The Malwarebytes Anti-Malware comes with both a free and a purchase edition. In this case, I tested the free edition and found several things that immediately indicated to me that it was a good program.
The first thing it did after it installed was ask if I wanted to update the program before it ran, which I did.
The interface is nice with the opportunity to make choices that fit your needs. On the scan page, it had 3 types of scans, quick, full, and flash. The flash does a scan of memory and autorun objects and is available only to purchasers of the full version. I decided to run the quick and the one fault seemed to be that the quick was slow. However, it truly did a thorough job. There was also a paused scan and an abort scan button that I was grateful to see. After repair, it produced a log of everything it had scanned and repaired- another sign of good software.
The Protection tab showed the differences between the free and full versions, the most significant one being that the full version offered a real-time protection mode. Others included automatic malicious site protection and a scanner and update scheduler. However, if you want to keep things free, it is easy to do the last two yourself.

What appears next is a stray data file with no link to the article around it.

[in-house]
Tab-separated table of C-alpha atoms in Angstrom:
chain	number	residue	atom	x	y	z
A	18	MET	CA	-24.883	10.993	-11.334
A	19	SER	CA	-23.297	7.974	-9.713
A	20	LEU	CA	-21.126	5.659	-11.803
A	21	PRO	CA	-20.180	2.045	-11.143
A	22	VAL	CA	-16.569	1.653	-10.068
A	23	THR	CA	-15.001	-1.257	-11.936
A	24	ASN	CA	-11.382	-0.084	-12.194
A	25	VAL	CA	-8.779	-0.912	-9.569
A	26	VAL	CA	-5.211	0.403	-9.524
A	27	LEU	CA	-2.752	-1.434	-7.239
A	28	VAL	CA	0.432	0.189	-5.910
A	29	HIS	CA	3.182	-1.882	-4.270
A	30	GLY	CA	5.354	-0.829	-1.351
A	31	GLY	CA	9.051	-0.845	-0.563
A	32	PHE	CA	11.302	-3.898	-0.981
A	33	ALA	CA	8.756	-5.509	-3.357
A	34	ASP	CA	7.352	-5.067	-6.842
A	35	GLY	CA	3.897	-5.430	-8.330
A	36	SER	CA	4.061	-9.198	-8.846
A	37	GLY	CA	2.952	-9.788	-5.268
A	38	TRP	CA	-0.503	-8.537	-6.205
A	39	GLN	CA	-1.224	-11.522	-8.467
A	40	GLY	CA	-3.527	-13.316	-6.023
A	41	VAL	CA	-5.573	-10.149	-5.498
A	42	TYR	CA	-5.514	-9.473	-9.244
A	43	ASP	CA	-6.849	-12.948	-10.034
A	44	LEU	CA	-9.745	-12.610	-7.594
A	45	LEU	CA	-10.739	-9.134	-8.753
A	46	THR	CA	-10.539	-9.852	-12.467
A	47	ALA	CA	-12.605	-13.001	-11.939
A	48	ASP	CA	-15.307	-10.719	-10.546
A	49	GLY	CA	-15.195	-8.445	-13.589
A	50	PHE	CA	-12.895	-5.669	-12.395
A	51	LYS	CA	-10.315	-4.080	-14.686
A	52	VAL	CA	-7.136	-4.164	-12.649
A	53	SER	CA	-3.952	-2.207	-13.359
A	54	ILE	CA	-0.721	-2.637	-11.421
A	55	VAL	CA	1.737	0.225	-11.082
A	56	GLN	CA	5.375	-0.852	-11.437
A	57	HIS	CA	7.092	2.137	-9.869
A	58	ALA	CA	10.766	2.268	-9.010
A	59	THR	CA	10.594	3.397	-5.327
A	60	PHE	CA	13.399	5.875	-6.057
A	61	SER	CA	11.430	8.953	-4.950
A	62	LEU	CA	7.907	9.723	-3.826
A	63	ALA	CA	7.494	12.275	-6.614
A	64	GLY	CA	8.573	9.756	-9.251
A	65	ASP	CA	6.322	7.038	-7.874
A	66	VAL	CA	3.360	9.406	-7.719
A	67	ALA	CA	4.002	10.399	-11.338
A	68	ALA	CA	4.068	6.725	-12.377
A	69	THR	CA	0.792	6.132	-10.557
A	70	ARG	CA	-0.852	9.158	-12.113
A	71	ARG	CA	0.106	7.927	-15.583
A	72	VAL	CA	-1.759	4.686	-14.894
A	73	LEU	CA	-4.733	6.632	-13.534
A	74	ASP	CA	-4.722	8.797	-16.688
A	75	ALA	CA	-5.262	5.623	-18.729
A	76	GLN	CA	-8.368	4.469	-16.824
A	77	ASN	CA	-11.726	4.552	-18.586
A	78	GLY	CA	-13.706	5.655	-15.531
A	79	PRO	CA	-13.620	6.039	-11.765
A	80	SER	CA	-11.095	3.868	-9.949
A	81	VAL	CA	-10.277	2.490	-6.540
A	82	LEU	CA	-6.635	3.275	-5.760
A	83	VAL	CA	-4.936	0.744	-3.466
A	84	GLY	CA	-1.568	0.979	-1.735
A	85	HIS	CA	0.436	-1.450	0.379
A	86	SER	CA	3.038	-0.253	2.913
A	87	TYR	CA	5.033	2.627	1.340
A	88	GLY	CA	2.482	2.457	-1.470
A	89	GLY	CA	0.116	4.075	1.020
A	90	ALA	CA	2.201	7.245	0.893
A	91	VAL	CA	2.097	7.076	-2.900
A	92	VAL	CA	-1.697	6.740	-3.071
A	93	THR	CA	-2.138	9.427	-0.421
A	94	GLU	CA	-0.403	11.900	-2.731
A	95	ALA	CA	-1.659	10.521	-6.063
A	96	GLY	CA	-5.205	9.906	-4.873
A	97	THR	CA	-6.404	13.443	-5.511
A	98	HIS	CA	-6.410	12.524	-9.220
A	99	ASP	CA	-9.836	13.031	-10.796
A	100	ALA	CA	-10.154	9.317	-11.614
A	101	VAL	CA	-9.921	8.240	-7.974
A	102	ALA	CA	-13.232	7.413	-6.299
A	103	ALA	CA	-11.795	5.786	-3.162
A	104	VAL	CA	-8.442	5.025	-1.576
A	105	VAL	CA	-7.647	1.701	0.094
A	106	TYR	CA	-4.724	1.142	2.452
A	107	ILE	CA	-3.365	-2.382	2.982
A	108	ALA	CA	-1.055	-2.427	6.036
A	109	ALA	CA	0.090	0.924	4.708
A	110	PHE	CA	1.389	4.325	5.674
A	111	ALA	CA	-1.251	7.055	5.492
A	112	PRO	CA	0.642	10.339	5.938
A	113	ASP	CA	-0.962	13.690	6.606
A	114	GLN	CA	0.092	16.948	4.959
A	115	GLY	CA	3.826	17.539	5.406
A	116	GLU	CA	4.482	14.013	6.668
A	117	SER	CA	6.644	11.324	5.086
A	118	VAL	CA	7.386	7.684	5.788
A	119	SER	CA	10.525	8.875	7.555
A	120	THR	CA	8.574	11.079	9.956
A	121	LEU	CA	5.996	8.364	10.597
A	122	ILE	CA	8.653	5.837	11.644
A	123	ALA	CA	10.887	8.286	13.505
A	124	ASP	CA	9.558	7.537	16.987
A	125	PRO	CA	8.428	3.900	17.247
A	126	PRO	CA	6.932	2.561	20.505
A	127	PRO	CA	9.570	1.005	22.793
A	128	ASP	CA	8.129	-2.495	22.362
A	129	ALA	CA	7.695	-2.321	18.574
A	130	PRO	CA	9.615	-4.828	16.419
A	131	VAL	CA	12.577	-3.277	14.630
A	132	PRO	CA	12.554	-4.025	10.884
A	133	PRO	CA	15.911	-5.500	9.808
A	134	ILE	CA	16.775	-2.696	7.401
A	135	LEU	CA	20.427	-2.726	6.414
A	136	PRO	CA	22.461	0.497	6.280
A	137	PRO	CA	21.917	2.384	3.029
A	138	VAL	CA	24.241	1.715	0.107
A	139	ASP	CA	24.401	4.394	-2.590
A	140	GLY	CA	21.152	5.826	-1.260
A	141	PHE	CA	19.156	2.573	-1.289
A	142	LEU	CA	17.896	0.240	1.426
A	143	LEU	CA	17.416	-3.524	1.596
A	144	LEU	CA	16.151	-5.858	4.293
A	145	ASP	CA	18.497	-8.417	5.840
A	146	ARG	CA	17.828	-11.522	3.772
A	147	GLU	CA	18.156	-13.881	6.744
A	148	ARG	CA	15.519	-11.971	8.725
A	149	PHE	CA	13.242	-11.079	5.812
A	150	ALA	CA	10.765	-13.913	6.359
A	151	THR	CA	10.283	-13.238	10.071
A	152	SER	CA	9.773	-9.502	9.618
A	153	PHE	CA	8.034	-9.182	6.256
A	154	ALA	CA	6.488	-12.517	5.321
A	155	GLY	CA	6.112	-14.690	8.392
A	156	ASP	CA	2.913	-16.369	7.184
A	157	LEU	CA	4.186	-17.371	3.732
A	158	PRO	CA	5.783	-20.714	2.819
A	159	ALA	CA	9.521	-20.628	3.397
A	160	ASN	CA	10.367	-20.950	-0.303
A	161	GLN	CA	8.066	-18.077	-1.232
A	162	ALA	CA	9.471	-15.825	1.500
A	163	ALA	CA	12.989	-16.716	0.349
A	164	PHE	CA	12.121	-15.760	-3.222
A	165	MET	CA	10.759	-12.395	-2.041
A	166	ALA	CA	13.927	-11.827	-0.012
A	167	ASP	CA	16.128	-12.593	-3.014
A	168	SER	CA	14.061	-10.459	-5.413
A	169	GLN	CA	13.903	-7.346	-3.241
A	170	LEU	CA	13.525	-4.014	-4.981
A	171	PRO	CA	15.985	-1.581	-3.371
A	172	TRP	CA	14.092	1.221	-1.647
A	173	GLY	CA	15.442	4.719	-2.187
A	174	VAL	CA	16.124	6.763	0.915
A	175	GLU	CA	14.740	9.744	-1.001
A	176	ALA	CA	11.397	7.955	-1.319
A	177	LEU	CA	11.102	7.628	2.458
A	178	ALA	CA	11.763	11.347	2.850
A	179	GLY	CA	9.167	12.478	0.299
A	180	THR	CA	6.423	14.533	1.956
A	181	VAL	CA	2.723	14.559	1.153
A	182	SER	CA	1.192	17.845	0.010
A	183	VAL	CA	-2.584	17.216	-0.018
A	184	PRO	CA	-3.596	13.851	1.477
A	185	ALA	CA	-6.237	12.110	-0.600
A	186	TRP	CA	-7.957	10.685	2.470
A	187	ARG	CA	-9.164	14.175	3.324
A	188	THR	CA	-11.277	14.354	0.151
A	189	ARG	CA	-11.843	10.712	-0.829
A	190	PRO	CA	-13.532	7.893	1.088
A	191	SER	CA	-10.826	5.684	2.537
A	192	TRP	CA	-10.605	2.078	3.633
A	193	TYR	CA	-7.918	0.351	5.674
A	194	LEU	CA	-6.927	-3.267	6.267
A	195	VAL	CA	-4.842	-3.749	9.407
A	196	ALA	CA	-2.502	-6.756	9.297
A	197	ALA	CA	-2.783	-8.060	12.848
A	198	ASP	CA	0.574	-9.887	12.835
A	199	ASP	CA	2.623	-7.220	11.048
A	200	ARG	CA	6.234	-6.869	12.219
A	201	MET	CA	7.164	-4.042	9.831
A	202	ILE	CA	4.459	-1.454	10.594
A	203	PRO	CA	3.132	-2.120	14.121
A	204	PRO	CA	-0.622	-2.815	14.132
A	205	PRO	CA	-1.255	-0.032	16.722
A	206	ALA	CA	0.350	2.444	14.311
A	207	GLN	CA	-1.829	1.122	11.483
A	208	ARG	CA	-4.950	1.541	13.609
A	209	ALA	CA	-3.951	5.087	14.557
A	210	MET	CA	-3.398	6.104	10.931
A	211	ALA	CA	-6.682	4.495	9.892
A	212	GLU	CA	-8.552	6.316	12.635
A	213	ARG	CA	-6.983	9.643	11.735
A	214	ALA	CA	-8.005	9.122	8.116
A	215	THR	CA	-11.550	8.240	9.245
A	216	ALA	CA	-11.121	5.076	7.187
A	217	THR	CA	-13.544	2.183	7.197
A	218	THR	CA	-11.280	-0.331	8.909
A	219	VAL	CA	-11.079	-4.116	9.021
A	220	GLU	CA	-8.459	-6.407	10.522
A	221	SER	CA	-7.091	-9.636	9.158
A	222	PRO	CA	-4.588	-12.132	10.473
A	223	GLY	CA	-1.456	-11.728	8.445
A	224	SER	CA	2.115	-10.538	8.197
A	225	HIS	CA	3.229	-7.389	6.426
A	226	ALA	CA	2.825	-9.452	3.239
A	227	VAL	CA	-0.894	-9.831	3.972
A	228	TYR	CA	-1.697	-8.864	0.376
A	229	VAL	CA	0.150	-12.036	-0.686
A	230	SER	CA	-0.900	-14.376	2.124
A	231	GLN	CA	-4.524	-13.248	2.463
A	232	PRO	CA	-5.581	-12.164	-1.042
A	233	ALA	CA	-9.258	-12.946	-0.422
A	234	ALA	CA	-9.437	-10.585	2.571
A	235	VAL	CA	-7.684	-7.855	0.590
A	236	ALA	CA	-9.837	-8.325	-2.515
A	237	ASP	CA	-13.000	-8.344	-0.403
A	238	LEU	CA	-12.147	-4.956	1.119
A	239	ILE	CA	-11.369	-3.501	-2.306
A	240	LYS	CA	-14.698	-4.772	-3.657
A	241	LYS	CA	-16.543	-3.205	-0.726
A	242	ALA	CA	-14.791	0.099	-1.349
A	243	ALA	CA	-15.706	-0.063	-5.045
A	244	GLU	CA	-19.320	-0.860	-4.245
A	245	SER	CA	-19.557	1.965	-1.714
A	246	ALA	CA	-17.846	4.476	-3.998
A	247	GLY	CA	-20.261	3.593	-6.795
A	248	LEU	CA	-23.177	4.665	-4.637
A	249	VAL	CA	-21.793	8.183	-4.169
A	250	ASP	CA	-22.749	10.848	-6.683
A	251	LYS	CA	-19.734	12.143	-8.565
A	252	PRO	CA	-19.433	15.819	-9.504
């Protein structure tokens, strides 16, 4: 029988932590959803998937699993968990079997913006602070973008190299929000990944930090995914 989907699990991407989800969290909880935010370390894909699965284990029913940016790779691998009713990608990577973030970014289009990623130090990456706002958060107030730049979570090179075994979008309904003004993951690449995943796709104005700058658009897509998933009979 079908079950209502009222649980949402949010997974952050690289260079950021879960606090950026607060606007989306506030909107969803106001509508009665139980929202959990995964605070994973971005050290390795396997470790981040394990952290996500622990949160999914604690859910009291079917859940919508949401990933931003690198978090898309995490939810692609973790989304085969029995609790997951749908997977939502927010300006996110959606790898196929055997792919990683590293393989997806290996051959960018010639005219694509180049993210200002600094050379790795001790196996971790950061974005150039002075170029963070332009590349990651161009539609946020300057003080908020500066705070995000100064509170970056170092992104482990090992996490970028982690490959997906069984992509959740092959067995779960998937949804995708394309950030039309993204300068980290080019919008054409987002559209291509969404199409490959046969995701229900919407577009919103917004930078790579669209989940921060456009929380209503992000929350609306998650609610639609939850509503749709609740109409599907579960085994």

The Settings tab gives you choices of what you want to be scanned and if it should show unwanted program modifications and peer to peer software.
There was also an additional tool called file assassin which will remove locked files that you do not have permission to use from your computer. You might find this sort of thing happening if you bought a used computer.
The help file is excellent and explains the use of the program completely. It includes steps to take when you get a false positive, and other contact information.
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